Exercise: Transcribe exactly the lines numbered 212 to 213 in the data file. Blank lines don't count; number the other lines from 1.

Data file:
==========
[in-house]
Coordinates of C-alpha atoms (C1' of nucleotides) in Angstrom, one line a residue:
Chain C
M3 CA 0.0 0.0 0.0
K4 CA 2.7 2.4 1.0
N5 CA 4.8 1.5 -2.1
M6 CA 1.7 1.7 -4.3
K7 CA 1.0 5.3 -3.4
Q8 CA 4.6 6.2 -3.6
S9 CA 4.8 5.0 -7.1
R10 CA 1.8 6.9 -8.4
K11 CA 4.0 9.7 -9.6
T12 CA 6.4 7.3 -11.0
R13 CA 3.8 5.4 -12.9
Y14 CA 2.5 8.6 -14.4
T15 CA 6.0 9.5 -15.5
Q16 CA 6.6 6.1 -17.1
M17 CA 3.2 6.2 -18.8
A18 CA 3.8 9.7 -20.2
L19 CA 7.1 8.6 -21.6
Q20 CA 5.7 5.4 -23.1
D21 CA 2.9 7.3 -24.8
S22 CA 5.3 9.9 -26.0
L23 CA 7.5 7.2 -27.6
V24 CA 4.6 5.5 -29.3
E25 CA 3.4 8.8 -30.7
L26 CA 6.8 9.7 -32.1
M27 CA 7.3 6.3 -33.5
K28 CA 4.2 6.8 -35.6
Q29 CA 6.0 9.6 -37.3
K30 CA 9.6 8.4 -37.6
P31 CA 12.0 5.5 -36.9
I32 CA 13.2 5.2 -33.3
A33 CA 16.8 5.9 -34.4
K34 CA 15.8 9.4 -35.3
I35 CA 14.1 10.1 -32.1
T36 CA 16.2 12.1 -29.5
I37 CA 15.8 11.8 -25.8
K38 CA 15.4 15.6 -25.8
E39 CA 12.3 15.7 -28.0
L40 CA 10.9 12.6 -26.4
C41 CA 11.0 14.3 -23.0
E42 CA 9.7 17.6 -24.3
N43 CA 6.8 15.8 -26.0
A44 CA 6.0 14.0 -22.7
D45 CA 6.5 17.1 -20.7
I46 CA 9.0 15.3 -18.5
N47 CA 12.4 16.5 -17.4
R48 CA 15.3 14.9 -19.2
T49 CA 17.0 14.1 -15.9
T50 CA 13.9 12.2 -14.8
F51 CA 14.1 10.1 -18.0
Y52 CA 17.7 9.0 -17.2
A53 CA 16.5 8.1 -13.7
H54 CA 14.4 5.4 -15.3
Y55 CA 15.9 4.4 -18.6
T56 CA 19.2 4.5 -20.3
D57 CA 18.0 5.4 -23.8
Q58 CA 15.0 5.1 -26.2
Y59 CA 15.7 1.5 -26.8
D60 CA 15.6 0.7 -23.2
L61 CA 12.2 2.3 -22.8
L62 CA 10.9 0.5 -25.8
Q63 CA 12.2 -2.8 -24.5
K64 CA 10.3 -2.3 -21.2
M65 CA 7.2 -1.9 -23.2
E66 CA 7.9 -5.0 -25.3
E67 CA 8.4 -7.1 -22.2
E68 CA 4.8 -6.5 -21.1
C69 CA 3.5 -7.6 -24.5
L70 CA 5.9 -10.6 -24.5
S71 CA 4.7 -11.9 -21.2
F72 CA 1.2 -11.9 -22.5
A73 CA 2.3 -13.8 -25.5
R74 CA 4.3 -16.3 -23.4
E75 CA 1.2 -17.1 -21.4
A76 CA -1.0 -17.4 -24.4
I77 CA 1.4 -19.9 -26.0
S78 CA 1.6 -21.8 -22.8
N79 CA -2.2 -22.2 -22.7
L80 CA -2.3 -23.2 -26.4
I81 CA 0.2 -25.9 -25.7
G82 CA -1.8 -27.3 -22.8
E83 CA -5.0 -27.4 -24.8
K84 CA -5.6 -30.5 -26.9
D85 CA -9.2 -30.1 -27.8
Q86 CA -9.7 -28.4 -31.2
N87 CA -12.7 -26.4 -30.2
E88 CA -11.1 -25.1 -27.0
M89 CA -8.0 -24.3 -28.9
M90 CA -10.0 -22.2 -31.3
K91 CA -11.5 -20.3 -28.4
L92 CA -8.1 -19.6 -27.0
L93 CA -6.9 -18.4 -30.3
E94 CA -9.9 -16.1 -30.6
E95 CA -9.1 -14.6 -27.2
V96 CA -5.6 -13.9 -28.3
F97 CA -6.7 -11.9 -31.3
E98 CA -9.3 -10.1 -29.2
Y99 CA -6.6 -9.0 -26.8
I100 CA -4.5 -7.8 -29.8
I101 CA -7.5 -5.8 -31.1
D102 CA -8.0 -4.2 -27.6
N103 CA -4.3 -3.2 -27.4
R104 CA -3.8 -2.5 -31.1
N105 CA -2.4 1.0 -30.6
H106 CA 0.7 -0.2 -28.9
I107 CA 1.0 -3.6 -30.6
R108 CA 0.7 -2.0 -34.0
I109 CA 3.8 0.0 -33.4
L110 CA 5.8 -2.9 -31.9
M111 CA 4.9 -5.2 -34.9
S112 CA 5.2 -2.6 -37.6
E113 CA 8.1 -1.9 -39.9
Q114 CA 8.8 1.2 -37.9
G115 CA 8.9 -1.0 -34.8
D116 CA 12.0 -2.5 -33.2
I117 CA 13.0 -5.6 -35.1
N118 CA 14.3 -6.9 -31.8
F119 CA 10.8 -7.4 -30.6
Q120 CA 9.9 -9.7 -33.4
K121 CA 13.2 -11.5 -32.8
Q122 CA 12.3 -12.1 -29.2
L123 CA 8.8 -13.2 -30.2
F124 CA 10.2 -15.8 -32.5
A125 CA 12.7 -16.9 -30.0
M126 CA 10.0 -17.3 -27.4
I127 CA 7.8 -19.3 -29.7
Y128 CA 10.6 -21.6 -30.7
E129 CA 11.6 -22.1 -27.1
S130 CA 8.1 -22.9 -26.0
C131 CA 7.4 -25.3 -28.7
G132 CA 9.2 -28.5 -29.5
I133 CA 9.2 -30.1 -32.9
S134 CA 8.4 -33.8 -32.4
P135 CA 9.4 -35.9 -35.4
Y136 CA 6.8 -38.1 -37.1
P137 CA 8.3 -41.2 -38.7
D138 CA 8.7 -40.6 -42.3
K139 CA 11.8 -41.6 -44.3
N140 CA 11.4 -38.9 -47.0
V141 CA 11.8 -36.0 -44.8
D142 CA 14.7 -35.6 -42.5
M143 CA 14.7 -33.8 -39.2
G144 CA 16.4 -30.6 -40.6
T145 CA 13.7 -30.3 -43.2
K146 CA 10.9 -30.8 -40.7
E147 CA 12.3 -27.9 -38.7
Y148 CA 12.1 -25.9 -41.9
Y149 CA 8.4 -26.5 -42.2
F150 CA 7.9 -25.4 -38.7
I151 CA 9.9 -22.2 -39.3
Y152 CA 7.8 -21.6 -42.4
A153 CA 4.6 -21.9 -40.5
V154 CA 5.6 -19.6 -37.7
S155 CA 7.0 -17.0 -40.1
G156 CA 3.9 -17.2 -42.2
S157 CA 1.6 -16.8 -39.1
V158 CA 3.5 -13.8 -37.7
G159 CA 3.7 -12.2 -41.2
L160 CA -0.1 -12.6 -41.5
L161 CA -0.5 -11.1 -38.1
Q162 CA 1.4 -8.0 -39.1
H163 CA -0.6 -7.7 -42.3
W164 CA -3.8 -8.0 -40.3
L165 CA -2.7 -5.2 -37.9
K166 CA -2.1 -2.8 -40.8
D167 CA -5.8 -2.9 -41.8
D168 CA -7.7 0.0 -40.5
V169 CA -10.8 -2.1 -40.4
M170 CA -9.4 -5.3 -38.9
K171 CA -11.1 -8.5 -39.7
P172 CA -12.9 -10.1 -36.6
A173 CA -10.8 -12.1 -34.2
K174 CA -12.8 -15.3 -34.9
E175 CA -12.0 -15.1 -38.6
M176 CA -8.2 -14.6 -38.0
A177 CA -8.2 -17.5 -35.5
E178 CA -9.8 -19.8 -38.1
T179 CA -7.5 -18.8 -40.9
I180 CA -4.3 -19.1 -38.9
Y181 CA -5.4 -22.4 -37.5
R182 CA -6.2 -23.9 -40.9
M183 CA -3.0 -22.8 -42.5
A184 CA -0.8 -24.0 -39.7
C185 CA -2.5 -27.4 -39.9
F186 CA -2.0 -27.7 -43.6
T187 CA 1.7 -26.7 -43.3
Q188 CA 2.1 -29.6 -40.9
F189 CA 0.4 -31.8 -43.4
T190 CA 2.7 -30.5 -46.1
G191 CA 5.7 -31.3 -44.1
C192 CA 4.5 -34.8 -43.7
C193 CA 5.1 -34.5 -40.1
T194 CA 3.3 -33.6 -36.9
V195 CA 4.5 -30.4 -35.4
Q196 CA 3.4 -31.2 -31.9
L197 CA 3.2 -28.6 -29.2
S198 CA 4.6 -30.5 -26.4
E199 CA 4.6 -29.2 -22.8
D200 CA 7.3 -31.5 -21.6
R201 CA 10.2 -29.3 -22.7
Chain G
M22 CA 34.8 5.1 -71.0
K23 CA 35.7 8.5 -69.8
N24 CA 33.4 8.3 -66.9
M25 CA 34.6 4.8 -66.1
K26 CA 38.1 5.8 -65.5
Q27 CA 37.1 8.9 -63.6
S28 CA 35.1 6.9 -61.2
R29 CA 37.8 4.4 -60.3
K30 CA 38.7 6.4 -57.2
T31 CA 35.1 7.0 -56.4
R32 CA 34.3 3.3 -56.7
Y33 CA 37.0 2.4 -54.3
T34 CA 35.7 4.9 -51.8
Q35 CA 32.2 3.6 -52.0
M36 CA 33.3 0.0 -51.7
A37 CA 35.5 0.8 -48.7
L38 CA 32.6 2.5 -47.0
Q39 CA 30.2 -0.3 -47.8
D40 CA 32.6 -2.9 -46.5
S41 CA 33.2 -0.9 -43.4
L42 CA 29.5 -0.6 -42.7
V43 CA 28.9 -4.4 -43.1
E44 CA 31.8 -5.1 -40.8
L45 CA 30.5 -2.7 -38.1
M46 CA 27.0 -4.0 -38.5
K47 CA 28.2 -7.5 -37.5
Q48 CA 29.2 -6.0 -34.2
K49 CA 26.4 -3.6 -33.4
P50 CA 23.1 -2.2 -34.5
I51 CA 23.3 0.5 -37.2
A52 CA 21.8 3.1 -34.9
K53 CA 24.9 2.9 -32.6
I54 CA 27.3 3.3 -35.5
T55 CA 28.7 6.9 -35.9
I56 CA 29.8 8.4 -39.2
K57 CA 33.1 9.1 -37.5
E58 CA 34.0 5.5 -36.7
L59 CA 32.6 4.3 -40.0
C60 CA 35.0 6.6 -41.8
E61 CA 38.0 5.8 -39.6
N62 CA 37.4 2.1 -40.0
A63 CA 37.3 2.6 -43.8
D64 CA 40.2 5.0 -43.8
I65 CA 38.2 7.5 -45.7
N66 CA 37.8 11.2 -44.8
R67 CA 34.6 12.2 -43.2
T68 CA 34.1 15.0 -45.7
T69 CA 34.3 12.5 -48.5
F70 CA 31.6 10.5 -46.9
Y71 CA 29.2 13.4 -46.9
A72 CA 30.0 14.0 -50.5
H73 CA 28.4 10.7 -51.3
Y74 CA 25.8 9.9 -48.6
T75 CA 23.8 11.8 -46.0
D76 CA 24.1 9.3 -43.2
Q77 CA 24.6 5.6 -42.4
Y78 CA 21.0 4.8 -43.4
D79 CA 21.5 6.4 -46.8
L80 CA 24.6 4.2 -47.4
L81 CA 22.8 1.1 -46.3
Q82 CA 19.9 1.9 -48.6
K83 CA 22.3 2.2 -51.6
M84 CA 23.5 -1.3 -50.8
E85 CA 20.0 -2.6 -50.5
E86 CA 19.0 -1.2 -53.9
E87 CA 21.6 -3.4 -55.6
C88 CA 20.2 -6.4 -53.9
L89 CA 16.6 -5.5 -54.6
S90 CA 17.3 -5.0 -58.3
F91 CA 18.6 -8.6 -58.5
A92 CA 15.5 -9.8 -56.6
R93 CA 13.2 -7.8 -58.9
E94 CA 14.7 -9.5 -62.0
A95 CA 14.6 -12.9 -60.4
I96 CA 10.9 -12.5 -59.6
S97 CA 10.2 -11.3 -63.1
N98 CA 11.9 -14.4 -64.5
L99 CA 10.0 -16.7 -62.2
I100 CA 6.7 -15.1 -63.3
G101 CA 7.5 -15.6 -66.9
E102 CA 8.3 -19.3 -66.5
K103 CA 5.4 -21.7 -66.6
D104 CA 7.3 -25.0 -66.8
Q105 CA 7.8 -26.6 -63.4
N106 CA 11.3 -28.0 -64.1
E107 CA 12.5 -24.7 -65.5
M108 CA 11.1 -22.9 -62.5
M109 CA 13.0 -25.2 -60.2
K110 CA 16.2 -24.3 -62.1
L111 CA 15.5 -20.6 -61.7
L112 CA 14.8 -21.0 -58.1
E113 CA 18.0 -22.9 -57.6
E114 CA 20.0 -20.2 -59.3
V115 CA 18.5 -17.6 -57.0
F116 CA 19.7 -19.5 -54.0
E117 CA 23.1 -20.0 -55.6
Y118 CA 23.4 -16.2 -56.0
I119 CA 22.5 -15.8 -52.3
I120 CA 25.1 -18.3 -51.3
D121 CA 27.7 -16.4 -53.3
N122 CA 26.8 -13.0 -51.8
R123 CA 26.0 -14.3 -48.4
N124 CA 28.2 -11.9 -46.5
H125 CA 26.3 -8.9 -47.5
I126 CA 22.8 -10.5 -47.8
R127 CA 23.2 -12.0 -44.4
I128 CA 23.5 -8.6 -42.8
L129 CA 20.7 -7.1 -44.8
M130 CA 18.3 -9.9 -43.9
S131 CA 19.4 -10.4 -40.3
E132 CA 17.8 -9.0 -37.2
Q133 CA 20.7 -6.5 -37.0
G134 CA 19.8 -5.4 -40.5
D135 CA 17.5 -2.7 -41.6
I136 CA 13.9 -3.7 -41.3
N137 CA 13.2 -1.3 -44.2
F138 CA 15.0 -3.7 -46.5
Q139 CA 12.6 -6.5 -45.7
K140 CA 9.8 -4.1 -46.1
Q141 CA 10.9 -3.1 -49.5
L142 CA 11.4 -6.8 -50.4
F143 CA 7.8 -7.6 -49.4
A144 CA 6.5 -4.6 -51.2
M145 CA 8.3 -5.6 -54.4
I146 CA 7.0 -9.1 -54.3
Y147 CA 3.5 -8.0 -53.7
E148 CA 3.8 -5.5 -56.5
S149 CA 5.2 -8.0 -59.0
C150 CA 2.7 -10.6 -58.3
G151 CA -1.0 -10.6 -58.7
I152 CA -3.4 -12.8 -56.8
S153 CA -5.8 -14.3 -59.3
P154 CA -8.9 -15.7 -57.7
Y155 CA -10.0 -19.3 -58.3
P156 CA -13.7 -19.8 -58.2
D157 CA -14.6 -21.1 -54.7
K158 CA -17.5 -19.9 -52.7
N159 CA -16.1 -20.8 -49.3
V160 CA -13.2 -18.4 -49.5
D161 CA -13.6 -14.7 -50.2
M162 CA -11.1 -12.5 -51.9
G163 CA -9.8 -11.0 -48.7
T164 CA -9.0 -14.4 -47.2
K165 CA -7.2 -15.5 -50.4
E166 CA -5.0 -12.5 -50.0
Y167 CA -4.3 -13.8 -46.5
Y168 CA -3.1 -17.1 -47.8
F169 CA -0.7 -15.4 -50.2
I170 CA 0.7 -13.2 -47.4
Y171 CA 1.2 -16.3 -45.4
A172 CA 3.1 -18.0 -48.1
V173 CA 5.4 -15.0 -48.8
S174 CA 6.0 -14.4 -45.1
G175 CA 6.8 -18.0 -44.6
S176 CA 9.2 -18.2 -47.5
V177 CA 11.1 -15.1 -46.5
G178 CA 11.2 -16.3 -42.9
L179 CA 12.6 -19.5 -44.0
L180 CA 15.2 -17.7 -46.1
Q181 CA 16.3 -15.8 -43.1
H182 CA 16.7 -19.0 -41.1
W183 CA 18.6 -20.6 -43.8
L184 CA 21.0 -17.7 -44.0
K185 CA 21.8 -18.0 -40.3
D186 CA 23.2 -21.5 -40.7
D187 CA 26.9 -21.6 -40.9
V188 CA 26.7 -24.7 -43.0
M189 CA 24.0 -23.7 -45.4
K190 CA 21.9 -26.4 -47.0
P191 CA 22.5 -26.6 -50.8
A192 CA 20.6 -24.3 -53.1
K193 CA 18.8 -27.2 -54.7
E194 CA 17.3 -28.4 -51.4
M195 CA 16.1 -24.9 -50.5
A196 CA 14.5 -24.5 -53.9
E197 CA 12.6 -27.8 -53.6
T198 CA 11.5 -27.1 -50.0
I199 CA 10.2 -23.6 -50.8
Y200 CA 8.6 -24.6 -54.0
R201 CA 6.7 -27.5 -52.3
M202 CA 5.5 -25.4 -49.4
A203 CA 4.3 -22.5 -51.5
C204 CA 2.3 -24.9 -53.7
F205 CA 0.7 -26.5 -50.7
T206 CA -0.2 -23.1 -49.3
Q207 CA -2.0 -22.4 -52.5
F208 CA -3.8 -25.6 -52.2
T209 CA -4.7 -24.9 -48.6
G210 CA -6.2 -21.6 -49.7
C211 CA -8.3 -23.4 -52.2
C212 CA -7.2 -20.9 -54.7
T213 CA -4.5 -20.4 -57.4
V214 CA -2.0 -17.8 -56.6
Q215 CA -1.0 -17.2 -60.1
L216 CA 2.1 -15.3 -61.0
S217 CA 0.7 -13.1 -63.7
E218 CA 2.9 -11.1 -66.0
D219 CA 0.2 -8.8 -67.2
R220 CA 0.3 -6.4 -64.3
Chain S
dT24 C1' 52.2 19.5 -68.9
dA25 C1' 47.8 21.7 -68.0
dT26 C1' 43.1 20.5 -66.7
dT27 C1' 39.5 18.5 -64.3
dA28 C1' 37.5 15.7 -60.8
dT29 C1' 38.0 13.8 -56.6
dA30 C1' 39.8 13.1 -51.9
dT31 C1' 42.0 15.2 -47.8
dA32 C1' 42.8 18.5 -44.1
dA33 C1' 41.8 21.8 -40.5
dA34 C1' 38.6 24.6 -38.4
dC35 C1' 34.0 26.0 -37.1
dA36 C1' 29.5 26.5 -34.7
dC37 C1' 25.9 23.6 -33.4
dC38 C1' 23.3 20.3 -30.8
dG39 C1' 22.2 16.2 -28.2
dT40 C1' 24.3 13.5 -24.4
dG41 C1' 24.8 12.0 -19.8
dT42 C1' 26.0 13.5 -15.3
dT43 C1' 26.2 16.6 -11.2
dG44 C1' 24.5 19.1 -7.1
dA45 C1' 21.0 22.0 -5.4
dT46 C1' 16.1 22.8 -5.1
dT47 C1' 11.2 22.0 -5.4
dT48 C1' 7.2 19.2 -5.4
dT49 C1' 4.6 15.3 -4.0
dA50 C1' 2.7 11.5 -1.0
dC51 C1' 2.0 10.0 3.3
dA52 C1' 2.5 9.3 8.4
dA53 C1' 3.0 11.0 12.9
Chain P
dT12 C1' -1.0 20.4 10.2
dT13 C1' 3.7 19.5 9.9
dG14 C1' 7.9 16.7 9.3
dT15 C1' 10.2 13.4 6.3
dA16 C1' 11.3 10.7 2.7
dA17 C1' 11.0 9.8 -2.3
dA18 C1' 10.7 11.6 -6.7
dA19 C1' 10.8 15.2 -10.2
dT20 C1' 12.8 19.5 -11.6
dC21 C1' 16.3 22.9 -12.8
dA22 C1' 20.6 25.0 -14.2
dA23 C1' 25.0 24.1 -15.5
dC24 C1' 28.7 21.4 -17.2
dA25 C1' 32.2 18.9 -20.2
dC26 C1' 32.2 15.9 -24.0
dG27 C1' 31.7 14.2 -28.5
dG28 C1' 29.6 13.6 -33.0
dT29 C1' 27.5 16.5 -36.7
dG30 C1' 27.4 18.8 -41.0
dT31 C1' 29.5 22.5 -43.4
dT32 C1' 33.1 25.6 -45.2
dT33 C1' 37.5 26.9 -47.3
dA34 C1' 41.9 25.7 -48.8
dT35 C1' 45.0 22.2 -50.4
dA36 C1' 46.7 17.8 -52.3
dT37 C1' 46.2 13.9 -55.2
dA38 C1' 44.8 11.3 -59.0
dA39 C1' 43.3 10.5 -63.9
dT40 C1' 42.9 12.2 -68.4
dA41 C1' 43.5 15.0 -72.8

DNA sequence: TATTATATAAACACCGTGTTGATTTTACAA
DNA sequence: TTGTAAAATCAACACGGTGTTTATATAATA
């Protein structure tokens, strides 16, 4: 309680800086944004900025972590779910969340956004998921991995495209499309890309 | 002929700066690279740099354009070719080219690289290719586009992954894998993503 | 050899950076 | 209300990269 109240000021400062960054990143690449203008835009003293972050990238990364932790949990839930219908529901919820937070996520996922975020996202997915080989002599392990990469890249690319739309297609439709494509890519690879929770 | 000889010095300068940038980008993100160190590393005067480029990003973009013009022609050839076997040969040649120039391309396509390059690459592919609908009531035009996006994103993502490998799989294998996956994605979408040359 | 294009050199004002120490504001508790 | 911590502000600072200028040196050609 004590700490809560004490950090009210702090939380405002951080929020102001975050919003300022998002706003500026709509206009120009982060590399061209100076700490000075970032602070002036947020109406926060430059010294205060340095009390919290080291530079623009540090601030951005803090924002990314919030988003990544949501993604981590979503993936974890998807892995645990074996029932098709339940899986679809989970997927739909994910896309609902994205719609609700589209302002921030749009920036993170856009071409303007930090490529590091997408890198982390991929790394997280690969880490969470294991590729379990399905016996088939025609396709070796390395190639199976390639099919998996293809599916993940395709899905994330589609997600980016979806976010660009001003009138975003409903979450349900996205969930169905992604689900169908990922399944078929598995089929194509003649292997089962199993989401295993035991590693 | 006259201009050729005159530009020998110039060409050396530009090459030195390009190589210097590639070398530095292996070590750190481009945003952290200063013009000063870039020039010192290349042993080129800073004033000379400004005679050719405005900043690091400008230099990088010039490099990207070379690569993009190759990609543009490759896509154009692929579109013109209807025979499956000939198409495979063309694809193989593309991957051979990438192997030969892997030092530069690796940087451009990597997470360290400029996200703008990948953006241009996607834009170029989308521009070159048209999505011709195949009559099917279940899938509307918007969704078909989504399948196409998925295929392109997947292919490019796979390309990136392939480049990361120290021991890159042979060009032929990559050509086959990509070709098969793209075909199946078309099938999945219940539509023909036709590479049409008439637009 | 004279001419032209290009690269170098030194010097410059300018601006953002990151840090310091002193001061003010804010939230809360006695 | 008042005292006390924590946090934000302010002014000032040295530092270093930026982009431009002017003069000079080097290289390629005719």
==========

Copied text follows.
K30 CA 38.7 6.4 -57.2
T31 CA 35.1 7.0 -56.4